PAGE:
Want to know how to get to Tijuana from San Diego, the best things to do in Tijuana, where to stay and is Tijuana safe to visit? In his guide, you’ll find everything you need to know about visiting Tijuana from San Diego.
Sitting just 20 miles (32 kilometres) south of San Diego, it’s hard to believe that a few steps can alter your surroundings so dramatically. Yet, step over the border from the USA into Mexico and turn your ear to the air: the car horns have stopped, tacos sizzle on road side carts and Spanish floats by on the breeze.
“Bienvenido a Mexico!” you’ll hear from the locals and they mean every word – welcome to Mexico!
Visiting Tijuana from San Diego
Just shy of 35 million people visited San Diego last year but less than a third of those tourists crossed the border. For many it is concerns about safety. For some, they feel like San Diego is enough. For others, it’s all just that bit too complicated.
For me: I can’t think of a better way to spend a few days. And in this guide I hope to convince you of the same.
Let’s begin with…
What to do in Tijuana – 20 suggestions to get you started
A lot of you reading this will fall squarely into that 18 to 20 years (and 11 months) age bracket and only thing you want to do in Tijuana is take advantage of the lower drinking age limit in Mexico.
Of course, you might end up doing more than that one thing – like getting a tattoo on your posterior of a man and a donkey having…how do I put this delicately…intimate relations (yes: that’s a true story and yes, I was ‘treated’ to a view of the aforementioned tattoo).
But the city’s nightlife is not the only thing to do when you cross the border. Here’s a list of 20 things to in Tijuana. And to help you out, I’ve included a Google Map of all these locations at the end of this article.
1. Get a picture of Monumental Arch
Because it is monumental – so much so you can see it before you cross the border.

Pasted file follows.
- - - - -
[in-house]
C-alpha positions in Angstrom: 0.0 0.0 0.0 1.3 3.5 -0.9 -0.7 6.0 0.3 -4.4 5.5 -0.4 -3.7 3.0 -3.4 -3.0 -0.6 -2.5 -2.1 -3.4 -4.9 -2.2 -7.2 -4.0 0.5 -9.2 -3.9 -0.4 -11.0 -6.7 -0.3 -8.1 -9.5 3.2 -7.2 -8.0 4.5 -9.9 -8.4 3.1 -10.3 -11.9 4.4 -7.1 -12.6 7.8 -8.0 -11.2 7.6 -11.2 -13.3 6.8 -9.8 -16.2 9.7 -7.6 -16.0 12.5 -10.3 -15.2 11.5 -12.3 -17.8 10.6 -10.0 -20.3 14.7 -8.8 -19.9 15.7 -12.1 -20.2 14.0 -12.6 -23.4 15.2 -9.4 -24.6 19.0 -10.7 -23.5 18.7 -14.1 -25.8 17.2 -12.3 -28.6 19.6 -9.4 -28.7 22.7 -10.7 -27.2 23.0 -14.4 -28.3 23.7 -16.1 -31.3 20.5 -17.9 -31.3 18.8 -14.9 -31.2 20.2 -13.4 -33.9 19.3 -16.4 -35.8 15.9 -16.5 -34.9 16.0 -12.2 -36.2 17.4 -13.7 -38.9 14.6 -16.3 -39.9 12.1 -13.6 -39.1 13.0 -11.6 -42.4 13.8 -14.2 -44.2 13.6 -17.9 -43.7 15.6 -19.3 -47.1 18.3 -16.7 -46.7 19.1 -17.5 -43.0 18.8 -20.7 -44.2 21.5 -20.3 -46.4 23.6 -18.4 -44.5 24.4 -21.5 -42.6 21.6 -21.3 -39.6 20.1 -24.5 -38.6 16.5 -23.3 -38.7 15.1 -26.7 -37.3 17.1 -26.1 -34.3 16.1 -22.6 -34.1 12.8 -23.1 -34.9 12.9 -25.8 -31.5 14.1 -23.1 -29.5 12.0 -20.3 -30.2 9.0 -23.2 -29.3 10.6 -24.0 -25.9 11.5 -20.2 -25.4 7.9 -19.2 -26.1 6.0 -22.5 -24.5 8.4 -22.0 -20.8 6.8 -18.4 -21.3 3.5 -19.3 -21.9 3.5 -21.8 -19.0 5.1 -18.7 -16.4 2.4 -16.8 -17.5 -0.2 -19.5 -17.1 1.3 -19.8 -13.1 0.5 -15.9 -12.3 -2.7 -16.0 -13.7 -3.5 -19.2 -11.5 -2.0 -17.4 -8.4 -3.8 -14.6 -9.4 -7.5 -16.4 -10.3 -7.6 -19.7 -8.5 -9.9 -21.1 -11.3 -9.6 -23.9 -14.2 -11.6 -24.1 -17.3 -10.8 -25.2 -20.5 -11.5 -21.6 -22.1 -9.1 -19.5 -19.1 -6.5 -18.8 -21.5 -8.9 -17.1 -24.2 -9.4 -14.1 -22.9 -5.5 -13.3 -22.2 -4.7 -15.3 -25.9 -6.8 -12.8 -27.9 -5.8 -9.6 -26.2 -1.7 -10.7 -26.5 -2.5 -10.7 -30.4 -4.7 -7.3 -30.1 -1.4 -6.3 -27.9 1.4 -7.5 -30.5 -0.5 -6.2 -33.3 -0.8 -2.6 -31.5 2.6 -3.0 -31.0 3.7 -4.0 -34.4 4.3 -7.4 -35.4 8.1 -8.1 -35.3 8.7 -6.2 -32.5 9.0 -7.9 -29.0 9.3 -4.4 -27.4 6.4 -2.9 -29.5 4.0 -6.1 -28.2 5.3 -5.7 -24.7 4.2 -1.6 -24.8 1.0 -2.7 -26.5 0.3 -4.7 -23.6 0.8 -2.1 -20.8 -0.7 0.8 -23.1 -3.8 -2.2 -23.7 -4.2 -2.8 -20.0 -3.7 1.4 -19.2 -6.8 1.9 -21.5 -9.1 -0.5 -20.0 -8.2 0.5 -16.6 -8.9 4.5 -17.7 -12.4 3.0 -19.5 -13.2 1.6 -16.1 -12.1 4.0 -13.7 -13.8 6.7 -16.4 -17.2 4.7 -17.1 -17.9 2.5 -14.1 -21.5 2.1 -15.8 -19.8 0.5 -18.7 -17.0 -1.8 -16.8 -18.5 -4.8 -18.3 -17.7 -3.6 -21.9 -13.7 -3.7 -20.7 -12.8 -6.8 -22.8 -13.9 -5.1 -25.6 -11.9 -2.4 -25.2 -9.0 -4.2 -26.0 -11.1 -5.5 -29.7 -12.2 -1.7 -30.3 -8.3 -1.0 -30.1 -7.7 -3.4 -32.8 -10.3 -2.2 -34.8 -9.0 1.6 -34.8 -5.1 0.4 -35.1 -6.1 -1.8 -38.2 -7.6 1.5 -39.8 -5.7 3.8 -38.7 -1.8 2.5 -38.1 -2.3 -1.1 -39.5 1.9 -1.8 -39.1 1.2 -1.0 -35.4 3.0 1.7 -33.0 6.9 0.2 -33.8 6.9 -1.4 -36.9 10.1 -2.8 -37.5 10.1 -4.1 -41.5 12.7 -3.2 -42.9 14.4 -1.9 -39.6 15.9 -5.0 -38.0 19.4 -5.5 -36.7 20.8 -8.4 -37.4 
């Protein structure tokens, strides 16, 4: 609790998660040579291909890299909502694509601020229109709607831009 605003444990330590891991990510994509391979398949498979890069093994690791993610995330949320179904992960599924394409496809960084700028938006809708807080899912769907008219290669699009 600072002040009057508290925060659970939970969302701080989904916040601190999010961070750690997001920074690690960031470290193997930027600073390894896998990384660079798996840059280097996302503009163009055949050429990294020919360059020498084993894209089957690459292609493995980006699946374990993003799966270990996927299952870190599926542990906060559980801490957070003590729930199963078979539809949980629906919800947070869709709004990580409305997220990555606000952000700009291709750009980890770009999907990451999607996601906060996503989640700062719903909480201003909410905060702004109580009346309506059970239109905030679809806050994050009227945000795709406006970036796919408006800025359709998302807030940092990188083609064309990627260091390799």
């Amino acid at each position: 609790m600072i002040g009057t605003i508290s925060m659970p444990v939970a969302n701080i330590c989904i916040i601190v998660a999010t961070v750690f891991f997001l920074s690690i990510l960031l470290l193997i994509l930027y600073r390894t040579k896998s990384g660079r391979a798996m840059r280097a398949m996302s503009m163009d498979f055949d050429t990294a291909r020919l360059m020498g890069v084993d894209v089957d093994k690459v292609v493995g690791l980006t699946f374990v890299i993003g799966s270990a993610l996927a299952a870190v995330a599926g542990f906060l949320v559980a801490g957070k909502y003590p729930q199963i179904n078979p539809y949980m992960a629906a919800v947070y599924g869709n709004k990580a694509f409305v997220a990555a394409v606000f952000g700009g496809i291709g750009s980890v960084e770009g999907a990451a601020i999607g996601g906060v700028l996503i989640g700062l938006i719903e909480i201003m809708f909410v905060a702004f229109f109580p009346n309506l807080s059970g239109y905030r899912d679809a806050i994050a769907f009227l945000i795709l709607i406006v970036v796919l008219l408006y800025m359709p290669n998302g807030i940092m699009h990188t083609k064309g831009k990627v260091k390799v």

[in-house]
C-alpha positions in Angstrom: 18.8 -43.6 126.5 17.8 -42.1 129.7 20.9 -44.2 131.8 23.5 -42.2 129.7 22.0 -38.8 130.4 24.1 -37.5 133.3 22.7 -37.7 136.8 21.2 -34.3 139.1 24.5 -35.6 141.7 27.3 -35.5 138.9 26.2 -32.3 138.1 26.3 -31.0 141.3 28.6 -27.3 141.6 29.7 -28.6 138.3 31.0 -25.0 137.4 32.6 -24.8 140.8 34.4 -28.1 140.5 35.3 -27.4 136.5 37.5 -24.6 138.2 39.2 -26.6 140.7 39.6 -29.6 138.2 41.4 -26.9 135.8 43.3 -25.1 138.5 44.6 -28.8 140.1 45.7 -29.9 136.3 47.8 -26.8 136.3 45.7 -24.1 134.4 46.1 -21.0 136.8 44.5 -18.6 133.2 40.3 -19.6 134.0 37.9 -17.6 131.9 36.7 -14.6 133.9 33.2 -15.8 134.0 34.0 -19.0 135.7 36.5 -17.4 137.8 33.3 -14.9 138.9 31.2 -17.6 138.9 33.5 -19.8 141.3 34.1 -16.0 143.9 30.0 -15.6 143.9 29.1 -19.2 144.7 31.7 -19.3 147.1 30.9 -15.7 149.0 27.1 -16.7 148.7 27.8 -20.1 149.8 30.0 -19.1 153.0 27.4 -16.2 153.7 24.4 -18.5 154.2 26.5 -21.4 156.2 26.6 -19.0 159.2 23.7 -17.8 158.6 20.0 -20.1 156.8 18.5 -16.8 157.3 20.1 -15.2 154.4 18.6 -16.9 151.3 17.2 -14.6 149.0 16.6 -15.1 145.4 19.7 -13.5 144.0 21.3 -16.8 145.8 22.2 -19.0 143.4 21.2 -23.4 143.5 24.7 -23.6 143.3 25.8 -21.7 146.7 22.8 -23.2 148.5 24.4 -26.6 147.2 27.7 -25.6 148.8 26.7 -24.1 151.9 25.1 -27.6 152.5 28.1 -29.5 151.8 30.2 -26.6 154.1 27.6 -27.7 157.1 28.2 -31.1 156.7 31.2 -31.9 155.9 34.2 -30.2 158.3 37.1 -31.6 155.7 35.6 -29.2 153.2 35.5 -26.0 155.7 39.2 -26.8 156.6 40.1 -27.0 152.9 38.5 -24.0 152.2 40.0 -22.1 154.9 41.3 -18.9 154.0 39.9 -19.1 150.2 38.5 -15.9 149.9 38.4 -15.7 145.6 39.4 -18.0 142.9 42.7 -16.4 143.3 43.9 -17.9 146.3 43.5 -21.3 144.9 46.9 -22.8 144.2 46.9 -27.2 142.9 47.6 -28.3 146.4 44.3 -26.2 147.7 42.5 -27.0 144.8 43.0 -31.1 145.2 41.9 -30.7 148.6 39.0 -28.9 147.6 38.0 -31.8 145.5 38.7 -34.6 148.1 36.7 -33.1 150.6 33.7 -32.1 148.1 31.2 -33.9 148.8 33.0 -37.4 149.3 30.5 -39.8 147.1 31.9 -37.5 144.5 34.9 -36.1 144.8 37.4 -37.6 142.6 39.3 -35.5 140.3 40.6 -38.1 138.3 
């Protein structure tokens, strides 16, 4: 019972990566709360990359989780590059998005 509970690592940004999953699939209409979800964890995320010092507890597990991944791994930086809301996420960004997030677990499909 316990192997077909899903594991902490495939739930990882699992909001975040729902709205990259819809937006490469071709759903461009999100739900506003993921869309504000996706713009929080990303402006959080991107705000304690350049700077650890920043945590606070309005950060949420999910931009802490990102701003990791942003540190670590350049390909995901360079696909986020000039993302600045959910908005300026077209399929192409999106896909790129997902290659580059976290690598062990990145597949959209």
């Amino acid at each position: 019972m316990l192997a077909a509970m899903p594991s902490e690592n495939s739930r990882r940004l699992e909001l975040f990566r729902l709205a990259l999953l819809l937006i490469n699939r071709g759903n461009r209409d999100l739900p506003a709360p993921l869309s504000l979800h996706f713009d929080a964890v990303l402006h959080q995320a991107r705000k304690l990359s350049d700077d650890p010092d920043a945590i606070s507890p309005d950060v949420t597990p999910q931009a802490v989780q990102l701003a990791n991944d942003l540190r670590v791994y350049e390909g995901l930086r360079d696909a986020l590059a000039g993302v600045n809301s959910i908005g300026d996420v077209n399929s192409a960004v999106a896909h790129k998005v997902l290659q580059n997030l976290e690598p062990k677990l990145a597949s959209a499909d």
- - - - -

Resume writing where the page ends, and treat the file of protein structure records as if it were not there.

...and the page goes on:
2. Get some culture at Centro Cultural Tijuana (CECUT)
Most people don’t think of Tijuana as a cultural centre but it is stuffed with cultural activities and has a centre dedicated to exactly that. As well as an IMAX and a full performance program, there is an exhibit of the history of Baja California – ideal if you’re at the start of a road trip down the peninsula.
How to do it: Find out more here.
3. Visit Catedral de Nuestra Señora de Guadalupe
Being a tourist means you’re all but duty bound to see the local cathedral, doesn’t it? If you hold that opinion, you can get your fix at Catedral de Nuestra Señora de Guadalupe.
4. Try to get a picture of the Mexican flag in the breeze
The flag in Tijuana is not only highly visible courtesy of its size, it’s one of the banderas monumentales – a program of large flags in Mexico marking locations of significant Mexican events. I can’t find the exact dimensions of the flag online so if anyone wants to shimmy up the pole and measure it for me, that would be great.
If you’re on a longer Mexico trip, you might be interested in my post about taking the Baja Ferry between Topolobampo (for Copper Canyon) and La Paz. (Baja California)
5. Explore the Tijuana shopping scene
I’ll confess I’m not a lover of shopping but I also appreciate that many people are so here’s a short list of the top spots for shopping in Tijuana:
- Plaza Rio Tijuana – your classic outdoor mall
- Sanborns – if you’re after a department store
- Mercado Hidalgo – more on this fresh produce market below
- Mercado El Popo – another fresh produce market
- Plaza Agua Caliente – if you’re looking for designer brands
How to do it: If you’re a real shopping fanatic and don’t want to spend time figuring out the Tijuana shopping scene, you can book a 5-hour day trip from San Diego to Tijuana that includes plenty of shopping as well as some sightseeing.
6. Get your Mexican shopping done at Mercado Hidalgo
This shopping activity merits a separate mention because it’s the perfect place to immerse yourself in Mexican daily life. Brimming with fresh local produce, crafts and eateries, Mercado Hidalgo has every Mexican food or souvenir that you could want all in one place.
7. Track down some street art in Tijuana
Pasaje Rodriguez is well know for street art in Tijuana but it’s not the only place you’ll find it.
8. Go and see some Lucha Libra